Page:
These mildly nutty seeds are loaded with vitamin E (33 milligrams per 100 grams). As an added benefit, they provide a truckload of dietary fiber, B vitamins, iron, magnesium, phosphorus, potassium, zinc, copper, and selenium. So, plenty of reasons to snack on these super-seeds!
If you’re a fan of seafood, you’ll be happy to learn that also fish roe – that’s the egg masses produced by fish – contains vitamin E. A 100-gram serving of fish roe provides on average about 7 milligrams of vitamin E (or 35 percent of the daily value). And the best thing is, fish roe is rather low in calories, so it’s also a good source of vitamin E for those following a low calorie diet.
Despite the fact that paprika powder is typically only used in small amounts, it can provide your body with quite some vitamin E: just two tablespoons of paprika powder provide a whopping 20 percent of the daily reference amount! For the sake of comparison with other foodstuffs, a 100-gram portion of this nutrient-dense spice provides 30 milligrams (or 149 percent of the daily value) of vitamin E.
A perfect snack during a long workday, eating just one ounce of hazelnuts can provide you with approximately 20% of our daily requirements of vitamin E. For an alternative to eating nuts, try drinking hazelnut milk in your morning coffee instead of milk or flavored creamer.
From the oil to the fruit, eating olives is an excellent way of getting your daily needs for vitamin E. Just one cup of olives can give you approximately 20% of your daily recommended amount.
This popular fruit is most commonly known as one of the best vitamin C foods, but it’s also high in Vitamin E. Just one papaya will give you approximately 17% of your daily needs. Try adding fresh or frozen papaya to fruit smoothies, along with other fruity vitamin E foods on this list for an extra healthy snack!
You probably recognize dried oregano from your favorite pizza or pasta dishes. It’s a popular herb used in Italian cooking, but it’s much more versatile than that. It’s also a great source of essential vitamins and minerals, including (but not limited to) Vitamin E. Try incorporating more dried oregano into your meals, especially if your diet might be lacking in Vitamin E. Serving Size (1 teaspoon), 0.19 milligrams of Vitamin E (1% DV), 3 calories.
Dried basil contains a number of nutrients, including Vitamin C, calcium, iron, phosphorus, Vitamin K, B vitamins, and Vitamin E. It also has trace amounts of other micronutrients, making it a well-rounded food to include in your diet. Add just one tablespoon of this flavorful herb to your meals each day in order to enjoy the many health benefits. Serving Size (1 tablespoon), 0.15 milligrams of Vitamin E (1% DV), 5 calories.
The sweet and healthful kiwi is rich in vitamins and minerals. It provides a moderate amount of Vitamin E—1.11mg per fruit—and it’s also a good source of Vitamin C, potassium, and fiber. And at only about 46 calories per fruit, kiwi makes an excellent addition to a healthy and balanced diet. Serving Size (1 kiwi), 1.11 milligrams of Vitamin E (5% DV), 46 calories.
Fresh, juicy tomatoes have a memorable taste and smell, but what’s even more impressive is the rich nutrients in each of these flavorful fruits. Slice up a tomato and add it to your scrambled eggs, salad, pizza, pasta, soup, sandwich, or whatever else you’re in the mood for. Doing so will reward your body with Vitamins E, A, C, and K, as well as fiber and lycopene. Serving Size (1 medium), 0.66 milligrams of Vitamin E (3% DV), 22 calories.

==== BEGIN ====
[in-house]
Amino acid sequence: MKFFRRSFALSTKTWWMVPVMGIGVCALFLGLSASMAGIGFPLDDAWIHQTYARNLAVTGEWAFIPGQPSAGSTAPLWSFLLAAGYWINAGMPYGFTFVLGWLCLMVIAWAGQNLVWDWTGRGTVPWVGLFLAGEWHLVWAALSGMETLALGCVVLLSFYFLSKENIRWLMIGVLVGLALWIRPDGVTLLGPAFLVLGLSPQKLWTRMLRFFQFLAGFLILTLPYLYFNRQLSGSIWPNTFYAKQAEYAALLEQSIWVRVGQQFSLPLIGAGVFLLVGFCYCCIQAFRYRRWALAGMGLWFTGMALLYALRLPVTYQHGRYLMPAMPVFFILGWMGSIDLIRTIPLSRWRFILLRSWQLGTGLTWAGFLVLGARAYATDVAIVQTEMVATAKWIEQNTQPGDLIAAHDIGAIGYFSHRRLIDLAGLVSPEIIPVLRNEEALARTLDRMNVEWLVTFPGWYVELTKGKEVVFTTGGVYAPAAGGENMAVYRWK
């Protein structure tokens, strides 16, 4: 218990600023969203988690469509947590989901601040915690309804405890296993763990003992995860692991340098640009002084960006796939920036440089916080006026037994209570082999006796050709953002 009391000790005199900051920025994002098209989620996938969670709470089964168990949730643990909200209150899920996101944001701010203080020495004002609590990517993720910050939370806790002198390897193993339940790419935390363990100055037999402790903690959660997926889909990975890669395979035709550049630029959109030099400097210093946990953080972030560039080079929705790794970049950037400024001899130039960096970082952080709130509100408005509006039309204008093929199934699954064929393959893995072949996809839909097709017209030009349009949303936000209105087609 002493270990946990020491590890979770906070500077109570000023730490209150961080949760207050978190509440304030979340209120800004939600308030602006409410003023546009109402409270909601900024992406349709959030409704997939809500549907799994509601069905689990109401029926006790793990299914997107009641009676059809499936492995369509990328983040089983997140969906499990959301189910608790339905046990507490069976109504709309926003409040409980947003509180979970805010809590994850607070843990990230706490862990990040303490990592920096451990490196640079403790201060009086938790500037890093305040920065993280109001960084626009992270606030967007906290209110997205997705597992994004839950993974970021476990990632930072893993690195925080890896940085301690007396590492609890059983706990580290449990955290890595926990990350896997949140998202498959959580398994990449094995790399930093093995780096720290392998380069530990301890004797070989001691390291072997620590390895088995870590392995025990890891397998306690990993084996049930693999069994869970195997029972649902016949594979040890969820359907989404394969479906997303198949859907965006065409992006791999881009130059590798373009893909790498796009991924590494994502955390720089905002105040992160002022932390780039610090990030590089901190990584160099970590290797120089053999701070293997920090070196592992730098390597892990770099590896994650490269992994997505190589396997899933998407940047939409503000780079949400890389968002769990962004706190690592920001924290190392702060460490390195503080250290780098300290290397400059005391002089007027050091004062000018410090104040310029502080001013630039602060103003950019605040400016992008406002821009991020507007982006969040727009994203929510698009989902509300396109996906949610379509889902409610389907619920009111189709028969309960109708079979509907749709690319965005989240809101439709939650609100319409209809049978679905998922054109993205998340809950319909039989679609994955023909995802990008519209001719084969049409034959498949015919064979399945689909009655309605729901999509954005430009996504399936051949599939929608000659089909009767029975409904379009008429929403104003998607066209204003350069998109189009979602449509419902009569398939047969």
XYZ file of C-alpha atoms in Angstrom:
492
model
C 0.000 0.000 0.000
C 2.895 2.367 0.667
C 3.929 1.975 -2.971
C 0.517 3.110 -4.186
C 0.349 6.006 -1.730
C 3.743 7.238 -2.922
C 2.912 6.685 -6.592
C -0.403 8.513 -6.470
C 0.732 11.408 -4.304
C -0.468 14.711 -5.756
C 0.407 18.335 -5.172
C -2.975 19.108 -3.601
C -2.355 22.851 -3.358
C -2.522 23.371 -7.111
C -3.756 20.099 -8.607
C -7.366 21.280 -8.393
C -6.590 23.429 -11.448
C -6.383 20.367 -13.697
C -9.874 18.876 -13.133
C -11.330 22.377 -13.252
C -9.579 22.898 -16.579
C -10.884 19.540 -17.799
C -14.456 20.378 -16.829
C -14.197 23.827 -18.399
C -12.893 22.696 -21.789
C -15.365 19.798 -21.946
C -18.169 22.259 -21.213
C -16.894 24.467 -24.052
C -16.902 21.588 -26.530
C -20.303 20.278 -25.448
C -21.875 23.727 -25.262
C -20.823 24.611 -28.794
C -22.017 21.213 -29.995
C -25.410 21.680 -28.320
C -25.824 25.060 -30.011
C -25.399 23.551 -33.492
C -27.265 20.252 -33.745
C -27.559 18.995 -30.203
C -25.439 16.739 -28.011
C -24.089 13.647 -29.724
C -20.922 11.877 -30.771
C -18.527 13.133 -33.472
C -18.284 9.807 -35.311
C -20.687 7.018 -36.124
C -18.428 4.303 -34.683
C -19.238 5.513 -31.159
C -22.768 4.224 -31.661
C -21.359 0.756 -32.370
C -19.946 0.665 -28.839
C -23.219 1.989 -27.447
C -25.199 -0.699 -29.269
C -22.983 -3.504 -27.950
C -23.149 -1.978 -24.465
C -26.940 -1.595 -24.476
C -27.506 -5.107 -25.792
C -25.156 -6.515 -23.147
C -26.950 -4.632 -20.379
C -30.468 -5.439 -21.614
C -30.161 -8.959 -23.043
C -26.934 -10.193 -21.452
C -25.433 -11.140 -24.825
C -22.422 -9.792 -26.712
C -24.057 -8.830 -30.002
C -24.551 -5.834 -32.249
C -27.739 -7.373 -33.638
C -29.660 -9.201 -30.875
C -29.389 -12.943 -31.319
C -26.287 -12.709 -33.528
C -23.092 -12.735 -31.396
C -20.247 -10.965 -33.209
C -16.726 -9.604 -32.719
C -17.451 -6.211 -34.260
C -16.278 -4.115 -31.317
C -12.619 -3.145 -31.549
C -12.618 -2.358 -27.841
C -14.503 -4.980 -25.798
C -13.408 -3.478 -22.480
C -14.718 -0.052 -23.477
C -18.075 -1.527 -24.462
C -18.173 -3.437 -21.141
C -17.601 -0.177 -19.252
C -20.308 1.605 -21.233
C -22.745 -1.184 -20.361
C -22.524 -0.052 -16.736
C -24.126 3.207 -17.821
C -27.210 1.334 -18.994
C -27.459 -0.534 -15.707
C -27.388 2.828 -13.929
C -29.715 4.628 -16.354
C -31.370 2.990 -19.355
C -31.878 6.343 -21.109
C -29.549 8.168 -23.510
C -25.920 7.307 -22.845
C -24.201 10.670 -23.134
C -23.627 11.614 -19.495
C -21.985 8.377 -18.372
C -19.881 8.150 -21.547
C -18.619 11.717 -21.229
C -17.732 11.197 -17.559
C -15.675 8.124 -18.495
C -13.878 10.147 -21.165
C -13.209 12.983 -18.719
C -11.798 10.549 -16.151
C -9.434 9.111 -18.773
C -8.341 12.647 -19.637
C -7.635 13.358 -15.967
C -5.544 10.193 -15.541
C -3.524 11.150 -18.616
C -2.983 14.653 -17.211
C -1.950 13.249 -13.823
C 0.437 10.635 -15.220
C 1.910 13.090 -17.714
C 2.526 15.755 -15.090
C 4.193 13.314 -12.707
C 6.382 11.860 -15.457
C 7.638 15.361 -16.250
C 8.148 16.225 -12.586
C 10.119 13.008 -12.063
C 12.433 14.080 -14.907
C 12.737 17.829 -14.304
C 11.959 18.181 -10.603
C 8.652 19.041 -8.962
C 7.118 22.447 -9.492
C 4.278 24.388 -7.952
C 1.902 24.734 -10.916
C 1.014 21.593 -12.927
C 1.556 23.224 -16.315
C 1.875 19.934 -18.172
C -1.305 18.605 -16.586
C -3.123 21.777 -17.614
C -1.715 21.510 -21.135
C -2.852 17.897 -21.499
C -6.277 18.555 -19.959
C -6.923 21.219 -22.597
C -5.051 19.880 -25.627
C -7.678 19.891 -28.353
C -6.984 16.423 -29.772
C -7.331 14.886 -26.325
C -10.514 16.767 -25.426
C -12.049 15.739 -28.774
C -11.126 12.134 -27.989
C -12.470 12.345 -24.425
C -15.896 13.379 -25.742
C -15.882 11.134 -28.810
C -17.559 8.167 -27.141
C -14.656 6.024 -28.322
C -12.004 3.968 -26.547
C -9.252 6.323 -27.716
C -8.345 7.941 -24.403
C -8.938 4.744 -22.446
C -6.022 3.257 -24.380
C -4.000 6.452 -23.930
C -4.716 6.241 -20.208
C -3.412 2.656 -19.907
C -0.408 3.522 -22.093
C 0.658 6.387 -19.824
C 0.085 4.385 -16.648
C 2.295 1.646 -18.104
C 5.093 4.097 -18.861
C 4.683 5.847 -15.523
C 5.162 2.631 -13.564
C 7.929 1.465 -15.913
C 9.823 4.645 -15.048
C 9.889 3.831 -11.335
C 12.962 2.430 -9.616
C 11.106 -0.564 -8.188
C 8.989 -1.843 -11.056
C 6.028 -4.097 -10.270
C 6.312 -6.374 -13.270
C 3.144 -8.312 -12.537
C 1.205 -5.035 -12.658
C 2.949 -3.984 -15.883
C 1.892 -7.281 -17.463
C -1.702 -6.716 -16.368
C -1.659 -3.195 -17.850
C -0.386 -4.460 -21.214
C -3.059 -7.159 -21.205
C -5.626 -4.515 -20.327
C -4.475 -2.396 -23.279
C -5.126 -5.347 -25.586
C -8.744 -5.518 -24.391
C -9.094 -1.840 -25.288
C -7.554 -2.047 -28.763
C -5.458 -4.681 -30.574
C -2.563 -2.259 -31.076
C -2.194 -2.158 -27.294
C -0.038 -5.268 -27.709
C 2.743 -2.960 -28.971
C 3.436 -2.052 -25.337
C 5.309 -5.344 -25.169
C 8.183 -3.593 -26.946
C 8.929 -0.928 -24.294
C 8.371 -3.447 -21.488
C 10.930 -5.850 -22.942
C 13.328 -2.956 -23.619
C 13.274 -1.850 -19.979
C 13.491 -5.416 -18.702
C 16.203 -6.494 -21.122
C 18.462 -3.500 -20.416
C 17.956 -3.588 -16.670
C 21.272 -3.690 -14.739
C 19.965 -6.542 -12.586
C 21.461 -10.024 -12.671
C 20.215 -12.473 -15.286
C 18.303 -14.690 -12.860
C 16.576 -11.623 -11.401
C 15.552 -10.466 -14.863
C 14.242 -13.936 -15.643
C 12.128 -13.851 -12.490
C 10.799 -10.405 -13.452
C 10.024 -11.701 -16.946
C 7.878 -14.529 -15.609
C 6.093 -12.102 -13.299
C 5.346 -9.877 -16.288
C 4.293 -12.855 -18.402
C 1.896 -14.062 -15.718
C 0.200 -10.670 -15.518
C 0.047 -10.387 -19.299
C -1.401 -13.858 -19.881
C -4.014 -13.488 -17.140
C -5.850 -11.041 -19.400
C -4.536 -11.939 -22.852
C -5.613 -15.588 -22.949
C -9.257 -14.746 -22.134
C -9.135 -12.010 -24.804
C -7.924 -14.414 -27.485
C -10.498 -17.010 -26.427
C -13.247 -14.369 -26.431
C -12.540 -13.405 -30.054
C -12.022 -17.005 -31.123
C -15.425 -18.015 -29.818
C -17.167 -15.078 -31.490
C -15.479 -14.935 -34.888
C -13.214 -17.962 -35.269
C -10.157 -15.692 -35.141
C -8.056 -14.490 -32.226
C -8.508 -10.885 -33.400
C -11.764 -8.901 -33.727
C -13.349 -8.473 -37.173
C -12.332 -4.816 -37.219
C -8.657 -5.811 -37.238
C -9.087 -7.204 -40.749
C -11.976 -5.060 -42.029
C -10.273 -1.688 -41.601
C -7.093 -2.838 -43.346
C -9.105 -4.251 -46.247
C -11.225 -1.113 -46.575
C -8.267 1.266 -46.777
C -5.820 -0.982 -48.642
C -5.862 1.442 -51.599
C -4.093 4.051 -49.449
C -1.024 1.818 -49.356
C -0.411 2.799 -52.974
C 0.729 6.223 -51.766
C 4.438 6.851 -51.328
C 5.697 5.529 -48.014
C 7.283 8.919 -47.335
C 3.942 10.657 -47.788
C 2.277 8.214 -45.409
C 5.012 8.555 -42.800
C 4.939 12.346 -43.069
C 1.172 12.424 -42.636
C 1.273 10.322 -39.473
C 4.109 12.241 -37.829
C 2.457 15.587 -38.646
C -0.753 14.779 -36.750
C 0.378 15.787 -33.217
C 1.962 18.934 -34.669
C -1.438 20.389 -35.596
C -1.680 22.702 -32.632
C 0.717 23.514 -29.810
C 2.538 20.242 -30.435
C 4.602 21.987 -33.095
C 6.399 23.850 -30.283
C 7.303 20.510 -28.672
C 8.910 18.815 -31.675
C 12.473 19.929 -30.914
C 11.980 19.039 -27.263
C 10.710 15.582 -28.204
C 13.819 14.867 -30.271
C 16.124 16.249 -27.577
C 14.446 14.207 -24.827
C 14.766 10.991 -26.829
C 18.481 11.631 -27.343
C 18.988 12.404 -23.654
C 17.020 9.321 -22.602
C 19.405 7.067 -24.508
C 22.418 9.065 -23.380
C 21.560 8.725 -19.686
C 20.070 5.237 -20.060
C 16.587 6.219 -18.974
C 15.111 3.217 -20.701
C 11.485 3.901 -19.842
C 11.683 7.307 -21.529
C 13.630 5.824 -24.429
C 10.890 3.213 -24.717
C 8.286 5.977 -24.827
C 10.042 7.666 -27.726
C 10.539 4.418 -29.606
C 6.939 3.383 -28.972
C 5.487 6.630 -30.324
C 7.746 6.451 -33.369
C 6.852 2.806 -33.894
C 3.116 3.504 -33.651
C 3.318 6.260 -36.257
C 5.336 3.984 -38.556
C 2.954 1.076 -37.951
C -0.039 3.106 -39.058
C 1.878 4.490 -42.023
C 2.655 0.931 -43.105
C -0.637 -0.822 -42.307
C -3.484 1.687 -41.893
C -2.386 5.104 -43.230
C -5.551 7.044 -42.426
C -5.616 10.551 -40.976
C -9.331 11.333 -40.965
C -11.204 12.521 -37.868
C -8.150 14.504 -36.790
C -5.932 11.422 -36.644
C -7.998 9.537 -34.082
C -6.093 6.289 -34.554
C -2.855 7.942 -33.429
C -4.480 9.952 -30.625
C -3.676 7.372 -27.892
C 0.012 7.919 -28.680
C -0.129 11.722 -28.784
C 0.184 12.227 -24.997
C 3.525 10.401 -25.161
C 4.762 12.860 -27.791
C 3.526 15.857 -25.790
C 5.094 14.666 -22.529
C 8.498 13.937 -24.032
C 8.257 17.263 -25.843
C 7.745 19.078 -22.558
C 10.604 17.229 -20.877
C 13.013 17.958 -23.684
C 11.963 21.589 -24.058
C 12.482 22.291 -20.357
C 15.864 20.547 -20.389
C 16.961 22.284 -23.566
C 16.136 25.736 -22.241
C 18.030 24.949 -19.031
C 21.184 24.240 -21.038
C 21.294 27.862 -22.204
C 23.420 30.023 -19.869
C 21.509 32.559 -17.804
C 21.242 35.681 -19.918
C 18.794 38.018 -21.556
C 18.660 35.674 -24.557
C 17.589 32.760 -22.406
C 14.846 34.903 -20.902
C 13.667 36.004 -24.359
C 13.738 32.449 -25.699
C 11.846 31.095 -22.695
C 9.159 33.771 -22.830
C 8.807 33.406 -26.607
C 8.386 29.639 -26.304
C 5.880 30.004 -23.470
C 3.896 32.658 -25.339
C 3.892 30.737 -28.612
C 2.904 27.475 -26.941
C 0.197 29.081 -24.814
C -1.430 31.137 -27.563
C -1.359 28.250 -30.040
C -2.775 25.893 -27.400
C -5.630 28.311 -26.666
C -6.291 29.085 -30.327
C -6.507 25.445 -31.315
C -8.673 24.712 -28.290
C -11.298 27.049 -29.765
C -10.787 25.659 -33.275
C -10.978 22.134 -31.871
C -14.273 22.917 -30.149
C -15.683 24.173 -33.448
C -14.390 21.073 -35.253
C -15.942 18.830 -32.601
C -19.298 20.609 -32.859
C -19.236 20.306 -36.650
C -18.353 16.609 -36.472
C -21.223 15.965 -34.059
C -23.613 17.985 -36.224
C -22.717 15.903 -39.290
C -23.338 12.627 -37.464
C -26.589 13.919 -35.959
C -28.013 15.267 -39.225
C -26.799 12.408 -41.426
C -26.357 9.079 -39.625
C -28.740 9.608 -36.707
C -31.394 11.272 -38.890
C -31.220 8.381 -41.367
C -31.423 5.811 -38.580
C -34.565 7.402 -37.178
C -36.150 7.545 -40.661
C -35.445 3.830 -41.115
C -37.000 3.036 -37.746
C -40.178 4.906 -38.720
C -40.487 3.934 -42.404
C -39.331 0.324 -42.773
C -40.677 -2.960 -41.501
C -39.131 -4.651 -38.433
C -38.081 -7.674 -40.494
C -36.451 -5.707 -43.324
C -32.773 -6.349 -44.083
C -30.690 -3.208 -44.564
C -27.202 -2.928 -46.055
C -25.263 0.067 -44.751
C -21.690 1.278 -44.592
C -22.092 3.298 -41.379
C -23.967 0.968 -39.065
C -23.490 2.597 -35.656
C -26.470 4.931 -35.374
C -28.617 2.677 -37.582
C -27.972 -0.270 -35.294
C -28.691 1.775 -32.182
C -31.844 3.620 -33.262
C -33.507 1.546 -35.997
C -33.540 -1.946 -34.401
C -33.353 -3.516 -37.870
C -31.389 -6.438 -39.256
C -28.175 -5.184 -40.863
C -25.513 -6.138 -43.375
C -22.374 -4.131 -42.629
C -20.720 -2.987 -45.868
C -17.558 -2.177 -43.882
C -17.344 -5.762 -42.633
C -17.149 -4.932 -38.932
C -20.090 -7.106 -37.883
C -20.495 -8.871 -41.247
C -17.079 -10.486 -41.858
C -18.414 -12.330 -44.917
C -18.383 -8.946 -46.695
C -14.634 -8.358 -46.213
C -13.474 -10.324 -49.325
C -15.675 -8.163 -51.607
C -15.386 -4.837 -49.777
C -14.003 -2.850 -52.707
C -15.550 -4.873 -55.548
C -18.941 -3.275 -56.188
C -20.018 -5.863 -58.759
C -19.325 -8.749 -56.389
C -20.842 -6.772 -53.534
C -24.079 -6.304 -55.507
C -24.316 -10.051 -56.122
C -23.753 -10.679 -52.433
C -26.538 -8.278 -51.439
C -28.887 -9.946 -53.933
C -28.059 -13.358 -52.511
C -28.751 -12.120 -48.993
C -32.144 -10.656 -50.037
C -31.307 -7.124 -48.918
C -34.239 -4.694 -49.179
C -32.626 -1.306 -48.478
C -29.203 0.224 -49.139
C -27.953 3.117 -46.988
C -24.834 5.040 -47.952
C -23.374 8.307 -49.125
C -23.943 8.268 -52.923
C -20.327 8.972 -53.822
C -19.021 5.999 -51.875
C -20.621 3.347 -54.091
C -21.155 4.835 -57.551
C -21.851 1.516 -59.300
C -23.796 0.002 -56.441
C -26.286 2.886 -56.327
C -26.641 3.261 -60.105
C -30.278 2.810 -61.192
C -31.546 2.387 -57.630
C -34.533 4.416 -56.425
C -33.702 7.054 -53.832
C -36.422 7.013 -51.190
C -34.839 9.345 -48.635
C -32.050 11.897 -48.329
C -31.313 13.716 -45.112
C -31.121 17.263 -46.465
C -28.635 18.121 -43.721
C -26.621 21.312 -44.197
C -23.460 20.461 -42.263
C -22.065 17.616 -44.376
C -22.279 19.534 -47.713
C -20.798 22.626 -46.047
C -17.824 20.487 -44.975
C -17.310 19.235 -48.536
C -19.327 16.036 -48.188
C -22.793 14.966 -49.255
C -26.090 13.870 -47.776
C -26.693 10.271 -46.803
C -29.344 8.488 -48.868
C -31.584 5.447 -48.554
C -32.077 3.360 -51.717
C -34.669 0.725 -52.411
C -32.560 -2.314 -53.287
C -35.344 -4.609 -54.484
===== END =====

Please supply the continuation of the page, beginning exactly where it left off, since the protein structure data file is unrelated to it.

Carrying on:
When you’re in a hurry or you just want something easy, dried fruit is a great snack option because it’s healthy and hassle-free. One cup of dried apricot halves provides 5.63mg of Vitamin E, or 27% of the recommended daily value. If you have yet to try them, enjoy dried apricots as a midday snack or as a sweet but healthy dessert option. Serving Size (1 cup), 5.63 milligrams of Vitamin E (27% DV), 313 calories.
Peanuts or mungfali is something many of us like to munch on as a snack. The good thing is, these little bits are a great source of vitamin E. Though few may be allergic to this nut, those who aren t should eat a handful daily to get their intake of vitamin E. It fulfils 9% of your daily requirement of this vitamin. It also makes for a healthy snack for people who want to lose weight.
Sweet potato is one of the healthiest food sources of vitamin E that people should add to the daily diet as soon as possible for good! It is actually an excellent food with very high content of vitamin E. 1 cup of mash, cooked sweet potato provides up to 15% of the daily vitamin E requirement of a single person. Besides, sweet potato contains a lot of other essential nutrients, including iron, copper, manganese, vitamin C, and vitamin A.
Seafood like fishes, oysters, and shellfish are excellent sources of vitamin E. 100 grs of shrimp offer upto 11% of the daily vitamin E value required for a single person. On the other hand, oyster offers 7% of the daily value of vitamin E in such serving size. Among sources of vitamin E from seafood, rainbow trout is the best one. Swordfish provide 10% and herring and smoked salmon offer 6% of the body’s daily vitamin requirement.
In fact, seafood is one of the best food sources of vitamin E that everyone should not look down, especially those facing high risks of vitamin E deficiency.
Seeds have all the essential minerals and vitamins that our body need to function properly and well. They are well-known for their abundant amounts of vitamin E. Sunflower seed is a great source of this vitamin. A 100 gr-serving of sunflower seeds provide 36.6 mgs of vitamin E, equivalent to 176% of the body’s daily requirement. Just one ounce serving of this oil offers 120 calories and 5.6 mgs of vitamin E. Other seeds high in vitamin E are sesame, squash, and pumpkin seeds. All of them can provide up to 3% of the daily vitamin E requirement of the body.